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http://dx.doi.org/10.1111/1742-6723.13726DOI Listing
January 2021

Incorporation of posttransplant cyclophosphamide as part of standard immunoprophylaxis for all allogeneic transplants: a retrospective, single institution study.

Bone Marrow Transplant 2020 Dec 1. Epub 2020 Dec 1.

Rutgers Cancer Institute of New Jersey, New Brunswick, NJ, USA.

The addition of posttransplant cyclophosphamide (PTCy) to standard graft-versus-host disease (GVHD) prophylaxis following haploidentical blood stem transplants has resulted in relatively low rates of GVHD. As GVHD remains a major cause of morbidity and mortality in patients receiving transplants from matched donors, we began to use PTCy in all blood stem cell transplants in 2016 and compared our recent experience with PTCy after matched sibling and unrelated donor transplants (N = 49) to the earlier 2-year period (N = 41) when PTCy was not used. Endpoints included graft-versus-host, relapse-free-survival (GRFS), overall survival, non-relapse mortality, and percentage of patients disease-free and off immunosuppression (DFOI) at 1 year and at the last follow-up. The difference in GRFS between the standard and the PTCy cohort was not statistically significant. There was a statistically improved relapse-free and overall survival in the PTCY cohort that was due to a significant decrease in non-relapse mortality secondary to GVHD. There was also a borderline statistically improved DFOI at 1 year and at last follow-up in the PTCY group. These results suggest that PTCy after HLA-matched transplants provides at least comparable efficacy to other GVHD strategies and may allow more frequent discontinuation of immunosuppression.
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http://dx.doi.org/10.1038/s41409-020-01144-2DOI Listing
December 2020

The Safety and Feasibility of Transitioning From Transfemoral to Transradial Access Left Ventricular Endomyocardial Biopsy.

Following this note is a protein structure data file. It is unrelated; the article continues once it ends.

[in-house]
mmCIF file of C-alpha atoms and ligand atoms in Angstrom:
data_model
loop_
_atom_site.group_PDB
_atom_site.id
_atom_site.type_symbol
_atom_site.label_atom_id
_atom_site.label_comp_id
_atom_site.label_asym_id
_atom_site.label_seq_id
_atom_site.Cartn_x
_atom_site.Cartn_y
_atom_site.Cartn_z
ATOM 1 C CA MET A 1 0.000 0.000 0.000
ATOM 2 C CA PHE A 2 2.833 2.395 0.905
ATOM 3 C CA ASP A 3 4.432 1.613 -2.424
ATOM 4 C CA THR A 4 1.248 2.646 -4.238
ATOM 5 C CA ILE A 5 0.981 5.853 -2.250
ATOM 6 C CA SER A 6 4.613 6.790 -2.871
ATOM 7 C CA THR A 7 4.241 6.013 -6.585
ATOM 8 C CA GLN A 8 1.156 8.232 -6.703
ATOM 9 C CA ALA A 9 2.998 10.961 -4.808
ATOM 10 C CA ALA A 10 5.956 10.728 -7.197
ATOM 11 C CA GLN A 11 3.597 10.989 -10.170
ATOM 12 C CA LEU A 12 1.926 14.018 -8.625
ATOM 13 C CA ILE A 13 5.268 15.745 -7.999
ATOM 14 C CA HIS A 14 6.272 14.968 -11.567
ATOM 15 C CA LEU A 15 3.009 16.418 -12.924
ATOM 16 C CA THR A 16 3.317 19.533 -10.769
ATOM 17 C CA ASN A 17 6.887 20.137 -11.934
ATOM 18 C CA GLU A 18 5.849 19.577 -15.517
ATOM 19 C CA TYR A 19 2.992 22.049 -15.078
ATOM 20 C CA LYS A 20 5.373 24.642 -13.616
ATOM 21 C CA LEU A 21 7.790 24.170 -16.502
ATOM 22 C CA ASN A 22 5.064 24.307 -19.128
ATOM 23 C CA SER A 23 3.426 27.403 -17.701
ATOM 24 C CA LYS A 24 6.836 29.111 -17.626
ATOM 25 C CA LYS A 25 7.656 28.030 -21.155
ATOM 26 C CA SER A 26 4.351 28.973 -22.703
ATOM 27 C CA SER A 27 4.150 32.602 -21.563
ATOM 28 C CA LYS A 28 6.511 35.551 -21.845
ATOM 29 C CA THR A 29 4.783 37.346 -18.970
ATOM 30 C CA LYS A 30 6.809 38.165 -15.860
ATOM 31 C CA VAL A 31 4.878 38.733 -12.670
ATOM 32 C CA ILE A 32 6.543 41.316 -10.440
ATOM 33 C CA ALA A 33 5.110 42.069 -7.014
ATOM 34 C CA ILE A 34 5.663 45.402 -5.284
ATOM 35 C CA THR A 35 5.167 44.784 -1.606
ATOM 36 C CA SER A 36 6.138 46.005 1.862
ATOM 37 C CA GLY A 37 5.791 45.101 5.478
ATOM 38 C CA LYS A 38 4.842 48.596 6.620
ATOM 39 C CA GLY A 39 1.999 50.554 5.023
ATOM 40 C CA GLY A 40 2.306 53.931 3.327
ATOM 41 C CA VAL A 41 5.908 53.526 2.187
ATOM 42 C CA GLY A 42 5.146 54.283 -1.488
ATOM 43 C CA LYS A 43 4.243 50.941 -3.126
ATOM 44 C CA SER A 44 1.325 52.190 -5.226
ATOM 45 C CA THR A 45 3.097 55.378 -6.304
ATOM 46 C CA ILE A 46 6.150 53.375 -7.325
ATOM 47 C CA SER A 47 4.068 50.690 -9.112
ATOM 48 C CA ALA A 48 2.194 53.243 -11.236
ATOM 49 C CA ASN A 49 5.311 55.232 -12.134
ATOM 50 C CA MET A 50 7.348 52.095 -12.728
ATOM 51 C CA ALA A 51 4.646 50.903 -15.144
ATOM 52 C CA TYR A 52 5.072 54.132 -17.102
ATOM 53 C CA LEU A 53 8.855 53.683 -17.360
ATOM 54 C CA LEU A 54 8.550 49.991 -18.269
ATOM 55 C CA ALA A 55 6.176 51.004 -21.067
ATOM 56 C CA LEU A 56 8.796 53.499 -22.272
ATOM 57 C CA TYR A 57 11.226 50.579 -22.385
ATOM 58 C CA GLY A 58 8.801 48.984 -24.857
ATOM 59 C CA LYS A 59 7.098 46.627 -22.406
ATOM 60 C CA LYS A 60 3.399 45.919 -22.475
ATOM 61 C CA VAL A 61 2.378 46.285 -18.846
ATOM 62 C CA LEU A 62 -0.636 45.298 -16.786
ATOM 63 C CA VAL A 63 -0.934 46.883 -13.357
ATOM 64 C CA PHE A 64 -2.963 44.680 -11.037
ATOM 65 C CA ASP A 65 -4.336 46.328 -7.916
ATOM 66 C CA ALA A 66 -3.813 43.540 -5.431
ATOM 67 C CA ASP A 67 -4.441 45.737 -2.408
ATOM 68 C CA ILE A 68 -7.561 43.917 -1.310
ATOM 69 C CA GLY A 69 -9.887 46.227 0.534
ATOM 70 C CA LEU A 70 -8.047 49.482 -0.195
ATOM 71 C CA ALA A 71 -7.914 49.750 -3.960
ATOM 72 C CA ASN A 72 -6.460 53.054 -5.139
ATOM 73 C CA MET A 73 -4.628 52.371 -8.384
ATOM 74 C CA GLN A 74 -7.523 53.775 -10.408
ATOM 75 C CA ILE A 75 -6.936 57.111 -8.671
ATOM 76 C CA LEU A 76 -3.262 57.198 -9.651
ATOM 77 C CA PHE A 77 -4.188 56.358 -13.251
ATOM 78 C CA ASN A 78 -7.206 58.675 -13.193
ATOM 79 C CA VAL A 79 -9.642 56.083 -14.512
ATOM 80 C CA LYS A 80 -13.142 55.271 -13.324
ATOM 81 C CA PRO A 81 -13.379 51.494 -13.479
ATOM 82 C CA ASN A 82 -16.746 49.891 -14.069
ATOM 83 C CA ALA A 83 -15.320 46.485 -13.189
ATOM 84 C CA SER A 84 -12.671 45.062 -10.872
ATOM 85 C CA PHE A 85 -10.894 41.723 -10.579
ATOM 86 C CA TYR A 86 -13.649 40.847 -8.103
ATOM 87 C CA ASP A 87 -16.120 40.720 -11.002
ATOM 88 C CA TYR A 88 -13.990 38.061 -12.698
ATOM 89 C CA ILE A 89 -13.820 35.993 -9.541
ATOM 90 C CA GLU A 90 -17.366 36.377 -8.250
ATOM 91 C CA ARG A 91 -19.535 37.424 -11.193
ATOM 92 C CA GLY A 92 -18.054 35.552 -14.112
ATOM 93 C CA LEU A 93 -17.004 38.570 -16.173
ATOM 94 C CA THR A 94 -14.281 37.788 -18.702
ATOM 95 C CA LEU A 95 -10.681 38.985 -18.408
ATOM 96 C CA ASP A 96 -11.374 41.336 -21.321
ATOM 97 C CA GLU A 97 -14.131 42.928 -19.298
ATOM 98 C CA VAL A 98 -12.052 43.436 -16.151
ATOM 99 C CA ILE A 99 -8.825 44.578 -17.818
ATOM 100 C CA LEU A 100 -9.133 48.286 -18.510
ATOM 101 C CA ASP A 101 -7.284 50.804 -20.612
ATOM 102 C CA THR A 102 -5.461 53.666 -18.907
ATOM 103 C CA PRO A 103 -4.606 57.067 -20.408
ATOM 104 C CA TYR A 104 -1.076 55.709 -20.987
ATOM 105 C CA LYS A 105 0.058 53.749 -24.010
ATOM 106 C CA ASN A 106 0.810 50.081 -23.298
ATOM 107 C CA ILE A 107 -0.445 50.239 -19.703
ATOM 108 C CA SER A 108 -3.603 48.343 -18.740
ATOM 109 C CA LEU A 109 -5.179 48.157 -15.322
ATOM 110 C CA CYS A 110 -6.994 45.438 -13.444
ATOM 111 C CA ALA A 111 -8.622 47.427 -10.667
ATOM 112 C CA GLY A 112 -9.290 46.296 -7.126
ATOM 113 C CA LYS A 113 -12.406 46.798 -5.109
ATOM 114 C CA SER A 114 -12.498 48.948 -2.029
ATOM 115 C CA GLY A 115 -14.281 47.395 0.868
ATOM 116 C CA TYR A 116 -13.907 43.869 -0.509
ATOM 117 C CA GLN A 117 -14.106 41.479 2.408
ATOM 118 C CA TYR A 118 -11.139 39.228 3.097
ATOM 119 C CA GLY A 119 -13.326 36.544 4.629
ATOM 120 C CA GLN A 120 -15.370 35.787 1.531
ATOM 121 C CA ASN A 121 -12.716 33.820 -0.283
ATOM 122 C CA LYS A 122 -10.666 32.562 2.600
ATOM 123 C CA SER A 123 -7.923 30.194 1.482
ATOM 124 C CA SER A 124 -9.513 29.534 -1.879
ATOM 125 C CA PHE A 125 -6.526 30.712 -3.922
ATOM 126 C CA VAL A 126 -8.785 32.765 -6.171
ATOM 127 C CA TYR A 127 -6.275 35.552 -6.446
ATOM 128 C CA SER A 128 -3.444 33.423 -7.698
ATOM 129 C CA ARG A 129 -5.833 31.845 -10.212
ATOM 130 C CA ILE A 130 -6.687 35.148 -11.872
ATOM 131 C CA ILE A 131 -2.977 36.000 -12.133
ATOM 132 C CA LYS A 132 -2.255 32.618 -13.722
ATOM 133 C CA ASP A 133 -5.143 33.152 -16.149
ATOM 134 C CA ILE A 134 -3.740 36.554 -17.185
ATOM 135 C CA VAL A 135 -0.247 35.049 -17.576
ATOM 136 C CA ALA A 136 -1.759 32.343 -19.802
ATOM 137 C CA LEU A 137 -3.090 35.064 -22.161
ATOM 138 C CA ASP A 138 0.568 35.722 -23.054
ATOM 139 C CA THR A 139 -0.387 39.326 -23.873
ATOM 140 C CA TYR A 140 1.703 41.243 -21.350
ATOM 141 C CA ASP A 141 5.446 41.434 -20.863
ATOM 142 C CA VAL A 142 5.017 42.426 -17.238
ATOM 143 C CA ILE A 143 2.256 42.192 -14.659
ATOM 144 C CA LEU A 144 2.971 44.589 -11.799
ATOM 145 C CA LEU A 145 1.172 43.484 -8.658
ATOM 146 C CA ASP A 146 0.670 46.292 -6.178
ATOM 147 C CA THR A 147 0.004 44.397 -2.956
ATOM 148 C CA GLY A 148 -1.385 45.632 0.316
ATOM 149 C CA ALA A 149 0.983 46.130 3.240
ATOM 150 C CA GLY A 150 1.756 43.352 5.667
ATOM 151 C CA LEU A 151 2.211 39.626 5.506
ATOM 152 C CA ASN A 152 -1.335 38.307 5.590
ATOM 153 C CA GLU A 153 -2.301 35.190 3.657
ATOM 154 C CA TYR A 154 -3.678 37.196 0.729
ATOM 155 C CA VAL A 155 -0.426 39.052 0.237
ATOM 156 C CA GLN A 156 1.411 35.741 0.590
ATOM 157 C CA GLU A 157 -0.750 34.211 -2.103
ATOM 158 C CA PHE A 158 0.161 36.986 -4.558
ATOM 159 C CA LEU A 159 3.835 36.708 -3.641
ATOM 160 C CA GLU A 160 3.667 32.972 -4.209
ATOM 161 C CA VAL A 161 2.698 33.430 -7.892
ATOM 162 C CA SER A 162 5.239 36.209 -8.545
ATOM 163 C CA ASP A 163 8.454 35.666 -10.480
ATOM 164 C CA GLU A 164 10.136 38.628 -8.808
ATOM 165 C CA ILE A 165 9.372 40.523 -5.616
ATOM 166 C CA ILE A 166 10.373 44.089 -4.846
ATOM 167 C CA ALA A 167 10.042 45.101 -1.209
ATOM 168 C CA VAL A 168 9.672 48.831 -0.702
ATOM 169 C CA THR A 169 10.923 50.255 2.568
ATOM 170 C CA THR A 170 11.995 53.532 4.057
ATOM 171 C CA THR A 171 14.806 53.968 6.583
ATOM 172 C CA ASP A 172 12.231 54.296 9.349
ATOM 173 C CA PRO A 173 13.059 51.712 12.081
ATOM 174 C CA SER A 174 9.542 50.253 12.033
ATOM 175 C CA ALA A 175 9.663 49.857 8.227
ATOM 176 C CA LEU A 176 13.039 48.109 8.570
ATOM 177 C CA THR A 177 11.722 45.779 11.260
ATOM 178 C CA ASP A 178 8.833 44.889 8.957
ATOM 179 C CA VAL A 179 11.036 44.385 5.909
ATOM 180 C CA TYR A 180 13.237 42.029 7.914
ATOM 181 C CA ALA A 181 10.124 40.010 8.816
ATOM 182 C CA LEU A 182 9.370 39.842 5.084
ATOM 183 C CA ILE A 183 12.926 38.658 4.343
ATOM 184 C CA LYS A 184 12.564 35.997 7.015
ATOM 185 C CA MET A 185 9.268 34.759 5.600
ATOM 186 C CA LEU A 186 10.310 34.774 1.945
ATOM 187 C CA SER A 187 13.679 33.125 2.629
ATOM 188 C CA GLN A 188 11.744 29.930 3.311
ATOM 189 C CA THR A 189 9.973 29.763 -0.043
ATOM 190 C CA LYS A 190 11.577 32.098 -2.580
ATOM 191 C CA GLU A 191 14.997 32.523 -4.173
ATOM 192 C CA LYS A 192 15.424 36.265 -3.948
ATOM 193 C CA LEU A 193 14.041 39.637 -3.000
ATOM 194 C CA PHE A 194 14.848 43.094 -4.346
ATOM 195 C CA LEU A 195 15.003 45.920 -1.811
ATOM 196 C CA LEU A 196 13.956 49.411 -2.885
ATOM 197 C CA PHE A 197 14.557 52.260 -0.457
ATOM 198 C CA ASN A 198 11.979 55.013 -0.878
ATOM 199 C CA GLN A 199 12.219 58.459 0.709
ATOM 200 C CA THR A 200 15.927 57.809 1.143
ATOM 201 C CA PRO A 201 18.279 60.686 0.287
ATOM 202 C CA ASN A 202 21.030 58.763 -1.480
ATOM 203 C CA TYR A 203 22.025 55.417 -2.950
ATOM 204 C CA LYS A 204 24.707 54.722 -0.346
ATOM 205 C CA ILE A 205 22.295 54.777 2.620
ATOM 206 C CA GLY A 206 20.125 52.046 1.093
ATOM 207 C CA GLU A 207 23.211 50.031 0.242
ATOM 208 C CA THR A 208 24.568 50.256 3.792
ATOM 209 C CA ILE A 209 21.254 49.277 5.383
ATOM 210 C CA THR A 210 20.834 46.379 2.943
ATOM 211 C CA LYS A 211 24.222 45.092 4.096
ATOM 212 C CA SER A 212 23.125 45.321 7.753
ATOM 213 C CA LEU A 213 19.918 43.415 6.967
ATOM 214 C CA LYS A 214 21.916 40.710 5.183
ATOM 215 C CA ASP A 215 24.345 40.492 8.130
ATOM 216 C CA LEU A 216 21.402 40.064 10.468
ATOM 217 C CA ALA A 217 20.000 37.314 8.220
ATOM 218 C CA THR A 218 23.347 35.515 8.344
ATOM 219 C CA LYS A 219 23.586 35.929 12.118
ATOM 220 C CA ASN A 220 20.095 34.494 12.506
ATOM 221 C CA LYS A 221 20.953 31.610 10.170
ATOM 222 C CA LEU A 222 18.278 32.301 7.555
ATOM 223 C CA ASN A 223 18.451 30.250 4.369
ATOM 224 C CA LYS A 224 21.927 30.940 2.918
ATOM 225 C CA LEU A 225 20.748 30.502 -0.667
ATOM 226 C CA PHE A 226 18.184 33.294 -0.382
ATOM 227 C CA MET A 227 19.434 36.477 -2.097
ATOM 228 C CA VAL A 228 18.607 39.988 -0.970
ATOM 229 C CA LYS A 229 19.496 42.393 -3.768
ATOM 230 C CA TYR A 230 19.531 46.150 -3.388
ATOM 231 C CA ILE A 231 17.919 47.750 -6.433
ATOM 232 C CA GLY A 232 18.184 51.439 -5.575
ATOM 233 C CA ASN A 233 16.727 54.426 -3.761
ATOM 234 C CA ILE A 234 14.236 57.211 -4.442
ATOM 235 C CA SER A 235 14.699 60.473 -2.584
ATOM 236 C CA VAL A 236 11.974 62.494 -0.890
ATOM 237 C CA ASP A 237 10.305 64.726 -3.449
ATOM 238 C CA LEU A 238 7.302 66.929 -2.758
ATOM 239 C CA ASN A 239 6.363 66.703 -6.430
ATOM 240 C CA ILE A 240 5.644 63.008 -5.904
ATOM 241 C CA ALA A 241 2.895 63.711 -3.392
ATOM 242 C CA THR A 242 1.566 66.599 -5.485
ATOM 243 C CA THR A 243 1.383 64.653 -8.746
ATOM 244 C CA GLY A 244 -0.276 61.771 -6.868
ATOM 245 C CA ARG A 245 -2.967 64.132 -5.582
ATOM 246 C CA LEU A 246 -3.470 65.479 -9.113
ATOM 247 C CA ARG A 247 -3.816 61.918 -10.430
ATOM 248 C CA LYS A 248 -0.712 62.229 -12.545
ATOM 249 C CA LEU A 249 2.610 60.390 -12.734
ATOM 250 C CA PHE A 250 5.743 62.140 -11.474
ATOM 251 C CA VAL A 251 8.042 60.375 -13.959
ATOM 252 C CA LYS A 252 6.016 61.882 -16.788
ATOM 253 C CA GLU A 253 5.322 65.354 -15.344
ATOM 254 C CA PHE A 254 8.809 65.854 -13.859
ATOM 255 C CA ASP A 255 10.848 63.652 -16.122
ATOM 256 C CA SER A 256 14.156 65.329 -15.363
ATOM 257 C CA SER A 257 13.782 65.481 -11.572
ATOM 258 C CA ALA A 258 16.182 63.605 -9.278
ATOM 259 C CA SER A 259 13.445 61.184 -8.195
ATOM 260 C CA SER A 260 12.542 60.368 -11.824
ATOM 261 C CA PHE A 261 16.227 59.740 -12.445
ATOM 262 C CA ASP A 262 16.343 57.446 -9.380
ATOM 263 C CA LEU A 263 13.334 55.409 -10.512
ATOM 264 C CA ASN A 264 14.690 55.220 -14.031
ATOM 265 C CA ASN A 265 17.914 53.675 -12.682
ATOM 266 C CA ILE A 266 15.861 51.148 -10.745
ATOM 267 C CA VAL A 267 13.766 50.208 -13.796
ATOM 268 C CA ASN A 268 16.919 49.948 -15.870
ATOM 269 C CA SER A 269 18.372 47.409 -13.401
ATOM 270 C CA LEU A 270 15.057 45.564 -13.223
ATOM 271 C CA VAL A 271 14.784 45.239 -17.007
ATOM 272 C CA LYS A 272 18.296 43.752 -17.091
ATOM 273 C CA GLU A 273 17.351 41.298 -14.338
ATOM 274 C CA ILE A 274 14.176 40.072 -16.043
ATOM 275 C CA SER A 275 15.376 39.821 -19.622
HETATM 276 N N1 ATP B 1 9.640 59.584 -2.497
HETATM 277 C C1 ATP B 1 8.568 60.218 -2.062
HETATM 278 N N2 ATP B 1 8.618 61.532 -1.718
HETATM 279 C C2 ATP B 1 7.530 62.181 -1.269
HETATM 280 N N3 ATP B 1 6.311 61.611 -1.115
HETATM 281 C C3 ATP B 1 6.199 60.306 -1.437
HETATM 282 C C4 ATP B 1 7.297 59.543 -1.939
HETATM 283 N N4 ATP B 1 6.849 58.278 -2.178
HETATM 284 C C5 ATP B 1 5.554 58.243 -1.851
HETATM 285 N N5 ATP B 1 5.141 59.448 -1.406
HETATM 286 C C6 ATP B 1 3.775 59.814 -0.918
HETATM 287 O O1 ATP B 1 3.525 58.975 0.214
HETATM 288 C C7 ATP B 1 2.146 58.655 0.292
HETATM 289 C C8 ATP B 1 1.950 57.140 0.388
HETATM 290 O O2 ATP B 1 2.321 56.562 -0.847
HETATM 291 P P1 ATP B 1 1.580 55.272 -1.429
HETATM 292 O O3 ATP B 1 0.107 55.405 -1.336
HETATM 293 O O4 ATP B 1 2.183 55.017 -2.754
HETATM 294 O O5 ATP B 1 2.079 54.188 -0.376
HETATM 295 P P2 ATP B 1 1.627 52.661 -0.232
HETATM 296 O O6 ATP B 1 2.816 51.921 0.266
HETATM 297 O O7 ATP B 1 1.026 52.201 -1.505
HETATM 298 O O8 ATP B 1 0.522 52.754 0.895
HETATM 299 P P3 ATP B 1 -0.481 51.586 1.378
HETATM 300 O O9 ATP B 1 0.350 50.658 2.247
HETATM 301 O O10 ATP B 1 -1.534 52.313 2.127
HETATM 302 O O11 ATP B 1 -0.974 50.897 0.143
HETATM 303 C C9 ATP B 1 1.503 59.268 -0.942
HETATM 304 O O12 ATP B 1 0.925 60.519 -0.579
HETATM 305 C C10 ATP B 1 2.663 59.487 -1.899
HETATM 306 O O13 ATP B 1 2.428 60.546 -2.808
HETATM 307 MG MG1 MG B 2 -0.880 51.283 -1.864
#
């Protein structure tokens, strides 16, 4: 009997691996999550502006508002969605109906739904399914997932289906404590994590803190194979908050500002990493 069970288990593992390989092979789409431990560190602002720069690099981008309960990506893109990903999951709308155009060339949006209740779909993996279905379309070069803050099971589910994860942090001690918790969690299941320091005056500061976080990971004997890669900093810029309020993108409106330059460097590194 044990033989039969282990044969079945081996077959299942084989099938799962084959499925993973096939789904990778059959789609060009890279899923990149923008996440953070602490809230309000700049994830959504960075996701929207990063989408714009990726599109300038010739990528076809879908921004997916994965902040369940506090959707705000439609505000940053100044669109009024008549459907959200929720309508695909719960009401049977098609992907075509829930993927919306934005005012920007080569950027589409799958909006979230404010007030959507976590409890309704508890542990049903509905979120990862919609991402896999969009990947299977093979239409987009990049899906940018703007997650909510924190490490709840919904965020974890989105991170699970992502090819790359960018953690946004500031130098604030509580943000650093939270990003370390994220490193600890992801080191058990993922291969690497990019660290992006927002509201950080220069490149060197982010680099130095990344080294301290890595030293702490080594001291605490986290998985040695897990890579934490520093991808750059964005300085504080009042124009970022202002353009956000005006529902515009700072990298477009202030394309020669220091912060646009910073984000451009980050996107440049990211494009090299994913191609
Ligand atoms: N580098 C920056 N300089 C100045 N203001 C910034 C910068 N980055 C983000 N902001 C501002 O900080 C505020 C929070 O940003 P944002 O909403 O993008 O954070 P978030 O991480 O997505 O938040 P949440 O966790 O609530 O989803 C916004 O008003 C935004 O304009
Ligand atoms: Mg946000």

J Invasive Cardiol 2020 Dec 10;32(12):E349-E354. Epub 2020 Nov 10.

St. Bartholomew's Hospital, W. Smithfield, London EC1A 7BE, United Kingdom.

Background: Left ventricular endomyocardial biopsy (LVEMB) is commonly performed via the transfemoral route. Radial access may help reduce vascular access complications, but there are few data on the safety and feasibility of transradial LVEMB.

Objective: Describe the safety and feasibility of transitioning from transfemoral to transradial access LVEMB.

Methods: This is a single-center, prospective, observational cohort study. Fifty procedures in 49 patients were included, 25 (50%) via the femoral route and 25 (50%) via the radial route.

Results: The cohort had a mean age of 47 ± 13 years and the most common indication for LVEMB was myocarditis. From June 2015 until September 2016, all procedures (n = 21) were performed via the femoral approach; thenceforth, there was a gradual transition to the radial approach. More tissue samples were obtained when the procedure was performed via the femoral approach (P<.01). The minimum sampling target of 3 specimens was not met in 4 patients (16%) via the radial approach and in 1 patient (4%) via the femoral approach. Complications occurred in 3/25 transradial procedures (12%; 2 cardiac perforations and 1 forearm hematoma) and 3/25 transfemoral procedures (12%; 1 cardiac perforation, 1 femoral artery pseudoaneurysm, and 1 ventricular fibrillation). Cardiac perforations via the transradial approach occurred during the early transition period. There were no deaths.

Conclusions: Transradial LVEMB is feasible, with a similar complication profile to femoral procedures, but associated with a smaller number of specimens. Transitioning from transfemoral to transradial procedures may initially be associated with a higher risk of complications and potentially a lower diagnostic yield.
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December 2020

Nanotherapeutics in Neuropathologies: Obstacles, Challenges and Recent Advancements in CNS Targeted Drug Delivery Systems.

Curr Neuropharmacol 2020 Aug 7. Epub 2020 Aug 7.

Department of Pharmaceutics, Institute of Pharmacy, Nirma University, Ahmedabad. India.